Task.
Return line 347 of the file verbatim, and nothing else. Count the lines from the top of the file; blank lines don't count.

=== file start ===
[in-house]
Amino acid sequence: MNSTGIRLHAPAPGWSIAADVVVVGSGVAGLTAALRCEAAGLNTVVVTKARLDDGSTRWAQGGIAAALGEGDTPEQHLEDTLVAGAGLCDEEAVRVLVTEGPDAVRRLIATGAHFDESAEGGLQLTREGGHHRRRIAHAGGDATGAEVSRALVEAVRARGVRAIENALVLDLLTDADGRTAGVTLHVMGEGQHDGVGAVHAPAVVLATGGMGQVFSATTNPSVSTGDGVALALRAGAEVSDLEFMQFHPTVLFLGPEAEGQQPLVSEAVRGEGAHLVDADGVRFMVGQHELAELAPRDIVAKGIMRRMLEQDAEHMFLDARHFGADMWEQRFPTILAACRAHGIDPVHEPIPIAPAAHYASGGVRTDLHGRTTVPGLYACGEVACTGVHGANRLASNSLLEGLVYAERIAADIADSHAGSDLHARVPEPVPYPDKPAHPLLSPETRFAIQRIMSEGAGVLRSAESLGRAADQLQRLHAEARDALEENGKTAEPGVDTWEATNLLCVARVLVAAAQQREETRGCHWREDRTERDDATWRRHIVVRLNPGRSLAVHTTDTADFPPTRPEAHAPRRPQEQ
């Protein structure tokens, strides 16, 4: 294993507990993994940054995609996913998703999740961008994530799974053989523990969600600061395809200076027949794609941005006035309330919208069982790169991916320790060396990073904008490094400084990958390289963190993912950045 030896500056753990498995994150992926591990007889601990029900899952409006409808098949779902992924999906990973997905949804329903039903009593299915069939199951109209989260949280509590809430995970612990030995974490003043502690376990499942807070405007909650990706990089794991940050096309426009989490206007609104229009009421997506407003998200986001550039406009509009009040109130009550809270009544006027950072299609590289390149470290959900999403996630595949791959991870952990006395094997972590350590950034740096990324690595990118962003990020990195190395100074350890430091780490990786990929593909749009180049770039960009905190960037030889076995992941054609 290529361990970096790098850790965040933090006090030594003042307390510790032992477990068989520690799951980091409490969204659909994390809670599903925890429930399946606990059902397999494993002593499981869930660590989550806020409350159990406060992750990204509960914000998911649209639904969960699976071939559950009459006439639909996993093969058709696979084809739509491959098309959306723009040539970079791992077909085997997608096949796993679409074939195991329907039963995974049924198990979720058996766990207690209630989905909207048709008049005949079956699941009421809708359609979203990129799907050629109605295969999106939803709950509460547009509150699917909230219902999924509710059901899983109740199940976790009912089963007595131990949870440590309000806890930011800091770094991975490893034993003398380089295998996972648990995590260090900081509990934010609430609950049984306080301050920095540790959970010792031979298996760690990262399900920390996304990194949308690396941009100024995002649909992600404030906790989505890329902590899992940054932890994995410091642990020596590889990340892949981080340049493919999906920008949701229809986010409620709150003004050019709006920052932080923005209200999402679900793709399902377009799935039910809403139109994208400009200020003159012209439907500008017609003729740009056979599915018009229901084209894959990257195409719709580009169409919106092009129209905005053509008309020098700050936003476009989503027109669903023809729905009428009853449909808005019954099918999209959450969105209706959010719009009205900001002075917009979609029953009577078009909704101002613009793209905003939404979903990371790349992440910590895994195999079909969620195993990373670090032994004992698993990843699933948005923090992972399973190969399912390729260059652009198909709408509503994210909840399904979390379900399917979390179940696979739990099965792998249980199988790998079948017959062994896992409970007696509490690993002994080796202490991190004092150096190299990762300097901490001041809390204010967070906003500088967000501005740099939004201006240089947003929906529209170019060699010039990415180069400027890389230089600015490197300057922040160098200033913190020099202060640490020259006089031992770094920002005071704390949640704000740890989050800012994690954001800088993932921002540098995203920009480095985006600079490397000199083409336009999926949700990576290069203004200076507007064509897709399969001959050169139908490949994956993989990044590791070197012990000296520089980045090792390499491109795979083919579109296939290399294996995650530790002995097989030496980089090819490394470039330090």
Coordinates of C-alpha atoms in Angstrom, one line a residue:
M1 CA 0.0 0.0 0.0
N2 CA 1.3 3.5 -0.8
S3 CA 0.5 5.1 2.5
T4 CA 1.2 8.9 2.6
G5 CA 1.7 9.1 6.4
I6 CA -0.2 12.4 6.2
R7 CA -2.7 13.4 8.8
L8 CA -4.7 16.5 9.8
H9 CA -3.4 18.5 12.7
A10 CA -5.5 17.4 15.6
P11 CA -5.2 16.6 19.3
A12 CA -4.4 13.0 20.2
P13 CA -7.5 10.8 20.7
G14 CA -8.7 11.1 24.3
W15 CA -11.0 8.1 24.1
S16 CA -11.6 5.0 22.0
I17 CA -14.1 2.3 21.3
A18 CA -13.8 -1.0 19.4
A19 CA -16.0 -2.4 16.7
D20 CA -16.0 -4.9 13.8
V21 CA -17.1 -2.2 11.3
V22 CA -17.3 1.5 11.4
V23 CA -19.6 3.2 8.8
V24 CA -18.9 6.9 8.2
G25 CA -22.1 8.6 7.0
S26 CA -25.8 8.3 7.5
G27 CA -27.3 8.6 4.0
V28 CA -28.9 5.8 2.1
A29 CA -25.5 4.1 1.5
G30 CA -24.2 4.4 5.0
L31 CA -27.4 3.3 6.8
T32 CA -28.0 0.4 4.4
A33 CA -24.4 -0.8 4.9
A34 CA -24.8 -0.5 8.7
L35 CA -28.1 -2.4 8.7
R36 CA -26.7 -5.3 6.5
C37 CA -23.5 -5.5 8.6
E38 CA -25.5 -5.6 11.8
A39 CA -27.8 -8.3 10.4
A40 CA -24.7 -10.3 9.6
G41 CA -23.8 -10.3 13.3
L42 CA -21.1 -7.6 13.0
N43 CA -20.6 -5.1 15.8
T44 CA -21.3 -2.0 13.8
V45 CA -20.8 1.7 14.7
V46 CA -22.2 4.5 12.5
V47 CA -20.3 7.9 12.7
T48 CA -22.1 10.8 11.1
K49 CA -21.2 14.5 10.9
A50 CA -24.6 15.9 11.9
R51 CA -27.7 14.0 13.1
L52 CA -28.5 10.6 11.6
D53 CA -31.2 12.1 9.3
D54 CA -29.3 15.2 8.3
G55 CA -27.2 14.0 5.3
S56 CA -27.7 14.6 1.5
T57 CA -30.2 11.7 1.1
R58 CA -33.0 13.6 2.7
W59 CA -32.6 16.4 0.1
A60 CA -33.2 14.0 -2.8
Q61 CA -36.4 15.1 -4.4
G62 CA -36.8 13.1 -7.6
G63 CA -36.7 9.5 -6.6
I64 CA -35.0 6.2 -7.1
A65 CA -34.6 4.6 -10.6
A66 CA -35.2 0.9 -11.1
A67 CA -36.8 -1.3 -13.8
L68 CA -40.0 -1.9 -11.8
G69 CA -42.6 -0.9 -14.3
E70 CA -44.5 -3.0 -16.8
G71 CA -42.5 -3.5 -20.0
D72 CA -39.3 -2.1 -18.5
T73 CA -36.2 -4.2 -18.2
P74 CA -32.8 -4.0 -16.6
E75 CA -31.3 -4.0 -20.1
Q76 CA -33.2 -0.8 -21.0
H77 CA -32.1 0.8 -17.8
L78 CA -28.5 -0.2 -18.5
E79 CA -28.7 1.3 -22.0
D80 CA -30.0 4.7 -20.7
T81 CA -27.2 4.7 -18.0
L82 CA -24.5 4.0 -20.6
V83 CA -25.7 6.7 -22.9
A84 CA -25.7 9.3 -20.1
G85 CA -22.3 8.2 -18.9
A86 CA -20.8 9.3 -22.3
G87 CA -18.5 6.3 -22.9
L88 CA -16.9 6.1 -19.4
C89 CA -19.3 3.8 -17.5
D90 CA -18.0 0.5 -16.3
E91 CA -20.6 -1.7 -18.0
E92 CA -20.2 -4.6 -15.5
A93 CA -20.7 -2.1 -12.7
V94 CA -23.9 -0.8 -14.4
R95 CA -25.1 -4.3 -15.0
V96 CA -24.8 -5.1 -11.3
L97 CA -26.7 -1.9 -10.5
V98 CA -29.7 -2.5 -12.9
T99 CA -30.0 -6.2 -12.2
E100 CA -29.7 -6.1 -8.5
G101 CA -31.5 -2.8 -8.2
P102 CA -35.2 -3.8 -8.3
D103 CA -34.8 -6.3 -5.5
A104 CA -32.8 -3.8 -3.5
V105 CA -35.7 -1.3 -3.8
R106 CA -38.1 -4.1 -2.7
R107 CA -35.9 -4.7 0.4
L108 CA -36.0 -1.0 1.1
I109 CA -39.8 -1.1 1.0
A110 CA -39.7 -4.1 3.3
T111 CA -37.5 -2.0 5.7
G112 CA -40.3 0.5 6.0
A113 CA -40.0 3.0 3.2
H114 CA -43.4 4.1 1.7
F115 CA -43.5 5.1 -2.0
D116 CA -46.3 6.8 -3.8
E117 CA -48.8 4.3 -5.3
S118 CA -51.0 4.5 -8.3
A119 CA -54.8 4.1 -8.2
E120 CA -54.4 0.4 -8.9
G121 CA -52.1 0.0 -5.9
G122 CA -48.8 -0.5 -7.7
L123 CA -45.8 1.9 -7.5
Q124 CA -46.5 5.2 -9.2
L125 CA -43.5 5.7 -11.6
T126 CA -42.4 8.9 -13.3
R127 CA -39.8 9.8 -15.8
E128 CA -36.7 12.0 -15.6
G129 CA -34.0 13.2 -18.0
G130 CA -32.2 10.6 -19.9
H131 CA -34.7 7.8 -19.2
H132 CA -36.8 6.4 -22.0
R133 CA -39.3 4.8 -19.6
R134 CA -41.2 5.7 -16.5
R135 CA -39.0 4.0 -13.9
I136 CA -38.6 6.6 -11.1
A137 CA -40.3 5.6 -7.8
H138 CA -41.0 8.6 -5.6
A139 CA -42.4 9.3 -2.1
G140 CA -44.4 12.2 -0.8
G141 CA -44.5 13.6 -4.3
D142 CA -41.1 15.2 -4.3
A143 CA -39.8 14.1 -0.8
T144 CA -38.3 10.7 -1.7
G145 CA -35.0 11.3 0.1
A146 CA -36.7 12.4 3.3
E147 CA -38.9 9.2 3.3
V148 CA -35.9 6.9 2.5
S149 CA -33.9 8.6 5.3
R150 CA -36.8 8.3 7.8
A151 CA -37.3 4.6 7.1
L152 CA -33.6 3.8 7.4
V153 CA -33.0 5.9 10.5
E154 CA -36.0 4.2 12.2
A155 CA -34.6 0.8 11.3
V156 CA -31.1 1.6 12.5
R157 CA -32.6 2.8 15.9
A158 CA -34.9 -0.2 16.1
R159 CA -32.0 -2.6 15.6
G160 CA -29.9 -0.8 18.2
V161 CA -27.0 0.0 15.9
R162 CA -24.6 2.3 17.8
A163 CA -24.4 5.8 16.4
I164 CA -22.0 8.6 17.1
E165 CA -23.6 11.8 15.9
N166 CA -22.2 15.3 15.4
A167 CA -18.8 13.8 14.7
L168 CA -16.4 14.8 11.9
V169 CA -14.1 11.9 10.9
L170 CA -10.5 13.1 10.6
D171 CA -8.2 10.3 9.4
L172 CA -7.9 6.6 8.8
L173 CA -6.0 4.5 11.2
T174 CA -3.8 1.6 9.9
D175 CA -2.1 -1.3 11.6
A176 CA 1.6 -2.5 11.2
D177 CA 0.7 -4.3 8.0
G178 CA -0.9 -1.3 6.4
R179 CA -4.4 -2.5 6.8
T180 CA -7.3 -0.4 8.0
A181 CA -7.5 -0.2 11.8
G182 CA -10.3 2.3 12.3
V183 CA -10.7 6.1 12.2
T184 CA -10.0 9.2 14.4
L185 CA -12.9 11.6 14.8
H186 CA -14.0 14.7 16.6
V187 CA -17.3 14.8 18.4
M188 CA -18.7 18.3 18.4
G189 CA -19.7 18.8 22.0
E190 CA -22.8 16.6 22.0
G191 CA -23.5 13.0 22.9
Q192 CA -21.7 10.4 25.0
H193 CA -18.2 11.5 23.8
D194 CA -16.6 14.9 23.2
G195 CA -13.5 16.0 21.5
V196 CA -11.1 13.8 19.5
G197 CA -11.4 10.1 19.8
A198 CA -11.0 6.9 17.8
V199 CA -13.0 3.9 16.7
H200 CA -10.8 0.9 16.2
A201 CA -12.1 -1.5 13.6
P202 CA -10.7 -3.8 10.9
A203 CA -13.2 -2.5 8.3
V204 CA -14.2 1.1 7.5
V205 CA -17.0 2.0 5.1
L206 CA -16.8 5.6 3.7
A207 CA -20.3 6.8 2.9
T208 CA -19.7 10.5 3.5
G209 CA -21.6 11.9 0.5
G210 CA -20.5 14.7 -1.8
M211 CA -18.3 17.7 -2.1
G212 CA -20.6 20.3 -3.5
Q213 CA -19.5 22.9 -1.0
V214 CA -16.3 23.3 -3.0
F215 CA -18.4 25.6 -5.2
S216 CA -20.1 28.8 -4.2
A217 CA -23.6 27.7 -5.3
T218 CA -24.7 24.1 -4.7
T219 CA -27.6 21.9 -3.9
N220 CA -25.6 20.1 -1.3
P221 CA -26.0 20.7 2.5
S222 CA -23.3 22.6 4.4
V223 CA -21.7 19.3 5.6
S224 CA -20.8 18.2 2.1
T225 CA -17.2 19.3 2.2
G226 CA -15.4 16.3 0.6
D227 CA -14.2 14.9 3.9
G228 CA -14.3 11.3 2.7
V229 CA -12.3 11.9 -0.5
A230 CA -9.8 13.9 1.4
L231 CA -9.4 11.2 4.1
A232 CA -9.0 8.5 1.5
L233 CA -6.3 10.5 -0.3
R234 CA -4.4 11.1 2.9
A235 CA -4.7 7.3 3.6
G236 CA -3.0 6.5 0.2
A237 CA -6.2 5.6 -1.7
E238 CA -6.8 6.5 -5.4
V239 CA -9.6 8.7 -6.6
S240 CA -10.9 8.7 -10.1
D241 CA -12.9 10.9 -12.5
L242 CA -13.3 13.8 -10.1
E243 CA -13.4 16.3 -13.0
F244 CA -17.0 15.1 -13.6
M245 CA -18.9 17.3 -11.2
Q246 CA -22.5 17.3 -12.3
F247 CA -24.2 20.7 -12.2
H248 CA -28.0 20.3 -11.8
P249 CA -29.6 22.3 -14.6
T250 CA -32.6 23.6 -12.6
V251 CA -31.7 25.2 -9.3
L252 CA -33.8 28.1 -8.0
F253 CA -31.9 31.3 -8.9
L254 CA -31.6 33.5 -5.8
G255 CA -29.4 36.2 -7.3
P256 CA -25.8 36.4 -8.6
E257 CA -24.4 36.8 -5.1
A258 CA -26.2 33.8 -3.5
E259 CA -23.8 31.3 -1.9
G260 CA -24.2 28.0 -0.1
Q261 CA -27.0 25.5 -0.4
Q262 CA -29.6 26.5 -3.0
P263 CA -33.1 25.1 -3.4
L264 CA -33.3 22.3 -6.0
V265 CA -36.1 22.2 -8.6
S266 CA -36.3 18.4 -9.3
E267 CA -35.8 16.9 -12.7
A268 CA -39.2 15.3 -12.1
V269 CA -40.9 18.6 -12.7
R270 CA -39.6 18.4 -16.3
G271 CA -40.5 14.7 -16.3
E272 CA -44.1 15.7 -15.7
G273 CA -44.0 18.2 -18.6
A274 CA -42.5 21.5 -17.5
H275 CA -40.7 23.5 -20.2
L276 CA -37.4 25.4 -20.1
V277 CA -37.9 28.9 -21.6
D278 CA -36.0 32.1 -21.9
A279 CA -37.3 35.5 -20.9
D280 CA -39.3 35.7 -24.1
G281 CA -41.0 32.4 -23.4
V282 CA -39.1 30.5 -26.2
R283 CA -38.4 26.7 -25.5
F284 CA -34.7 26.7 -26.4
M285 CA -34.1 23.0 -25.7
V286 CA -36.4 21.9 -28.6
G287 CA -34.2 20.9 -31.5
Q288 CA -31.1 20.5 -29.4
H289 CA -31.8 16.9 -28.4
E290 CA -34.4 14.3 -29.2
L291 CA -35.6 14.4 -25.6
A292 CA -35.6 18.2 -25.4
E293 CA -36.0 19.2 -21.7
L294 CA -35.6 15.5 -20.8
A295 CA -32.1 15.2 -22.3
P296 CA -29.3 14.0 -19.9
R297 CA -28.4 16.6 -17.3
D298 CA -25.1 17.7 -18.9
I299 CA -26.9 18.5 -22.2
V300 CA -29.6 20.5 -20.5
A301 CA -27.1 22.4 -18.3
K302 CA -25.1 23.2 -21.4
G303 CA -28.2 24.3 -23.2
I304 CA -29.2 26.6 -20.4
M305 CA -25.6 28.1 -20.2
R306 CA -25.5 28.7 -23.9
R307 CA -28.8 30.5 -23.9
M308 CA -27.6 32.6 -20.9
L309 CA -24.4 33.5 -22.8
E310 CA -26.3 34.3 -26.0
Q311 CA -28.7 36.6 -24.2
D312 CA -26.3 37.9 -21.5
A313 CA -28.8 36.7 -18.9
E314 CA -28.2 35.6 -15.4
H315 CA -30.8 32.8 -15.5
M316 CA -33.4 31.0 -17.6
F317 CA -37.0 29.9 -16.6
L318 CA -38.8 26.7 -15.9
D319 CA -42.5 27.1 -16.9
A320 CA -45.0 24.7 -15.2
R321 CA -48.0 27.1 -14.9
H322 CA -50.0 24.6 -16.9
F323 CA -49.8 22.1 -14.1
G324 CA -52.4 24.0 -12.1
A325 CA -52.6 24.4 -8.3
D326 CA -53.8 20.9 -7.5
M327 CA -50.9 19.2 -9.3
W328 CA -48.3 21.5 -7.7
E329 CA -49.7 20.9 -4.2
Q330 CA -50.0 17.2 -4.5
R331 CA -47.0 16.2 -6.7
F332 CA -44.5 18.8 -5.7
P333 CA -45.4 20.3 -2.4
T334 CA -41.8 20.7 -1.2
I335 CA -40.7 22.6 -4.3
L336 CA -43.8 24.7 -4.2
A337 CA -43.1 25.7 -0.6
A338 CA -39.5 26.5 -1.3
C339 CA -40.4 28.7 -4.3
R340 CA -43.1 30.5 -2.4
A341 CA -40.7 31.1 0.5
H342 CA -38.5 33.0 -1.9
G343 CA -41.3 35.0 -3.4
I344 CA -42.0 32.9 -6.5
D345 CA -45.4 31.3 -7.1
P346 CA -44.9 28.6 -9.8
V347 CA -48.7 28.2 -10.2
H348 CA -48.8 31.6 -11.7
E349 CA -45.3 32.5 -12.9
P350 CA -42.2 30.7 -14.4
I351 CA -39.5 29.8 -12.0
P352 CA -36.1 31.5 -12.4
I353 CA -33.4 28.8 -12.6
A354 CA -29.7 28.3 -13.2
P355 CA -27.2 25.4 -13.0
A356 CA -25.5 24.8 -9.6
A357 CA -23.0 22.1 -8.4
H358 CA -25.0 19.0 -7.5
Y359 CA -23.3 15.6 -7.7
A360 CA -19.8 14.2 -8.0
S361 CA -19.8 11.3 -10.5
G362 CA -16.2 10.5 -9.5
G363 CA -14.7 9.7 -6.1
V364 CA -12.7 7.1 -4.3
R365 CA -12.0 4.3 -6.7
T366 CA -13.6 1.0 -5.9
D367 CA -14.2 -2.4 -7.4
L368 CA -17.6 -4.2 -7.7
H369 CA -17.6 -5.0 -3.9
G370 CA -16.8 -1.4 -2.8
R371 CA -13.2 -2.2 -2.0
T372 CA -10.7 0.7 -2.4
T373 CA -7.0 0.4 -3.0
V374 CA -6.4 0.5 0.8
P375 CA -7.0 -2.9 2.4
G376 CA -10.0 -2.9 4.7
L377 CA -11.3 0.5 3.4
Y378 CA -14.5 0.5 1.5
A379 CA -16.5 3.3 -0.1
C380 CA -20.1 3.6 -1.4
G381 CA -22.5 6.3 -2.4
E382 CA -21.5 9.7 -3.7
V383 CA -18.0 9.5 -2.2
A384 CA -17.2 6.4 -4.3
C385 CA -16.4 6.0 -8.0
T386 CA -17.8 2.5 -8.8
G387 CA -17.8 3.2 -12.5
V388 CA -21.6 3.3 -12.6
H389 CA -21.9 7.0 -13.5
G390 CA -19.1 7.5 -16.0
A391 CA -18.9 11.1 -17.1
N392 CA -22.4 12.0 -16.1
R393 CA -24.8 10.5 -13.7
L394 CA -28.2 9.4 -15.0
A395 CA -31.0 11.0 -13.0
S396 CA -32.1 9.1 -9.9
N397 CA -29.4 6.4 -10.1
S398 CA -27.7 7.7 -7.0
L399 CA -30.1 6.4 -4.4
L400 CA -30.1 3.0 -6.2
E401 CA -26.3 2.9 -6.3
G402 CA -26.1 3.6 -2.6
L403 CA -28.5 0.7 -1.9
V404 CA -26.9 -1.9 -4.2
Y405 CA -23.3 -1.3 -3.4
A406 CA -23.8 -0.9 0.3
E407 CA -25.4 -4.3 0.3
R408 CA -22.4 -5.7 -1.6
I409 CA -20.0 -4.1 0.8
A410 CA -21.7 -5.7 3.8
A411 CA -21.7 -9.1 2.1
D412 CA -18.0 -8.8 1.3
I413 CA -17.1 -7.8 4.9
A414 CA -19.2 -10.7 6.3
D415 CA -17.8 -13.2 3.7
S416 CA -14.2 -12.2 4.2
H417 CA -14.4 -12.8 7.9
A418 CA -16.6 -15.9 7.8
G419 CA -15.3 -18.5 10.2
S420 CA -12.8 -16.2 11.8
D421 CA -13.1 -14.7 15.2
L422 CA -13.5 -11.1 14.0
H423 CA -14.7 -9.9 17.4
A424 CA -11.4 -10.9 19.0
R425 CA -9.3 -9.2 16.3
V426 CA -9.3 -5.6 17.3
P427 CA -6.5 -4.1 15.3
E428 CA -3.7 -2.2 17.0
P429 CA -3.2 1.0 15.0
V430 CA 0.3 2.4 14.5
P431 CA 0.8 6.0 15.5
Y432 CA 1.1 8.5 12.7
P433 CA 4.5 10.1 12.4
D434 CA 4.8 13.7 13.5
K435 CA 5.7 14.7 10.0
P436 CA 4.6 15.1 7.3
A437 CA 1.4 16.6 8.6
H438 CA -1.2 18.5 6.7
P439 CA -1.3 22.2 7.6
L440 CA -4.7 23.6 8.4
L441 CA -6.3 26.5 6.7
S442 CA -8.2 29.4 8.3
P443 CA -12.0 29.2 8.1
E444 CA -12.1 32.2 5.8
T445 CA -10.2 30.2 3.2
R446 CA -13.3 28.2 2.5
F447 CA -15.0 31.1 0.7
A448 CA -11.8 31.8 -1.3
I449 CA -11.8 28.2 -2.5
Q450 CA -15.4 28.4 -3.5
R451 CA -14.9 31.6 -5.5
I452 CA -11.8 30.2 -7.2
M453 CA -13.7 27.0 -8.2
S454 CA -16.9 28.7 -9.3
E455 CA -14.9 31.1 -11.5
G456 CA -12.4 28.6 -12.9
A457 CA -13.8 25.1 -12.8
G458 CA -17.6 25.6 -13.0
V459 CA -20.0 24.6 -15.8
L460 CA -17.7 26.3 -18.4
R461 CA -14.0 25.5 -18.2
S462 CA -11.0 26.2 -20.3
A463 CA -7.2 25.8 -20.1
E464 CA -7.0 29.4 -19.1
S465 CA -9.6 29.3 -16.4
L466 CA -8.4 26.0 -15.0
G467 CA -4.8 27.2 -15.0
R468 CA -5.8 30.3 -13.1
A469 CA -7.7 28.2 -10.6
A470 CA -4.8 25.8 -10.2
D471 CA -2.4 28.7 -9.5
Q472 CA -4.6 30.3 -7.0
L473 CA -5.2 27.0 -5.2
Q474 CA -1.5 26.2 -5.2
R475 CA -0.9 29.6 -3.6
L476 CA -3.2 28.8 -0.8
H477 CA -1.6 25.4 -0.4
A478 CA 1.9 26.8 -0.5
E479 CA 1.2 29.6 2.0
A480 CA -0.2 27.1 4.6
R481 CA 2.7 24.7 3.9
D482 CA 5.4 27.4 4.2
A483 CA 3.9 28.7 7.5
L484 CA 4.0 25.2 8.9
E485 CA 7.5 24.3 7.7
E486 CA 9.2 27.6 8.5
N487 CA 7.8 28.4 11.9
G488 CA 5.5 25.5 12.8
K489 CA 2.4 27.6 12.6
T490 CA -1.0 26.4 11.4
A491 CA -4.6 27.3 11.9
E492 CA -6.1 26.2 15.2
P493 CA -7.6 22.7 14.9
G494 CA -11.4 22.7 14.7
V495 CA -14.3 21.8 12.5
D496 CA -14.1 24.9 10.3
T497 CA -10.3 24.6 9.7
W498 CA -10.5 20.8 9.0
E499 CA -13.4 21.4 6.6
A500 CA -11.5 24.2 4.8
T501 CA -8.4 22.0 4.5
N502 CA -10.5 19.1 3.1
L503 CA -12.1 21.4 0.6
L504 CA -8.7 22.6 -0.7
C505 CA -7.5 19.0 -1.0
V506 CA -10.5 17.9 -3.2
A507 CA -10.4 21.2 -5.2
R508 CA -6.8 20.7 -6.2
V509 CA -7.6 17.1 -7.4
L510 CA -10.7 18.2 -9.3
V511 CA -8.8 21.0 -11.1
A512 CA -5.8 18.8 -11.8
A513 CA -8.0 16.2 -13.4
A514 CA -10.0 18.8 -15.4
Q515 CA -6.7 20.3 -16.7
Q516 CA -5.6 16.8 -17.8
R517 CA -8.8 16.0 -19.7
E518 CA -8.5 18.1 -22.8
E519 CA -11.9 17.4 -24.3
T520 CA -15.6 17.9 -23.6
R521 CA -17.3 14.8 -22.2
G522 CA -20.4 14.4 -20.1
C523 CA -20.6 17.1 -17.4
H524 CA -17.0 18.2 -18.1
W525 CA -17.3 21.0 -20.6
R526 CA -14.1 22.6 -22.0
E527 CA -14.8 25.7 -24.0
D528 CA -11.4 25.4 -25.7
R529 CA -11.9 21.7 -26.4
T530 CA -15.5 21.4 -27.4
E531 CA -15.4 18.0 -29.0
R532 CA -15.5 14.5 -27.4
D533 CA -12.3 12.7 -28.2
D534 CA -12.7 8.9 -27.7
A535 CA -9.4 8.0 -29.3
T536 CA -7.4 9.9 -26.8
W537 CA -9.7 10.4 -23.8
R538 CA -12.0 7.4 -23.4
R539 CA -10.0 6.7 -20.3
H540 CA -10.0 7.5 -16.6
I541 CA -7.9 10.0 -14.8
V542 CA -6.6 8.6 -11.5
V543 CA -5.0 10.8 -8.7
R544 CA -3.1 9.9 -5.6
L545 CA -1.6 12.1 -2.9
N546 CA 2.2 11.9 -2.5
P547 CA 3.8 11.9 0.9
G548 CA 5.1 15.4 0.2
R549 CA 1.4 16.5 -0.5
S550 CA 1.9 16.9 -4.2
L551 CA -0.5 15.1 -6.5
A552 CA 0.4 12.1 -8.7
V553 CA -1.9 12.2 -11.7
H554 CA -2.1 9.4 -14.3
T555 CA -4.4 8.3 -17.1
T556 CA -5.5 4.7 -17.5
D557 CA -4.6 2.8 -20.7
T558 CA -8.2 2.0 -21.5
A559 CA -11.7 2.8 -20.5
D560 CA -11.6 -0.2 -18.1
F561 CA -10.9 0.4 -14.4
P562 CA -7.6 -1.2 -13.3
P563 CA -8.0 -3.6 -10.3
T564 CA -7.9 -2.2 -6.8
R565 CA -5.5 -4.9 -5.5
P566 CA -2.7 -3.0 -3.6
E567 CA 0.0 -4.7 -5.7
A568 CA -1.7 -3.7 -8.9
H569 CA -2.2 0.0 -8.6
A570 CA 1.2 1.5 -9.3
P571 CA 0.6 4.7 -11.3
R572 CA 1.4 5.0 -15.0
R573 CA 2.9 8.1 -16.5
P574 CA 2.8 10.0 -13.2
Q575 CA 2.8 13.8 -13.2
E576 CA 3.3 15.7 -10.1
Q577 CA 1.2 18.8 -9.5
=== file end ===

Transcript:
G343 CA -41.3 35.0 -3.4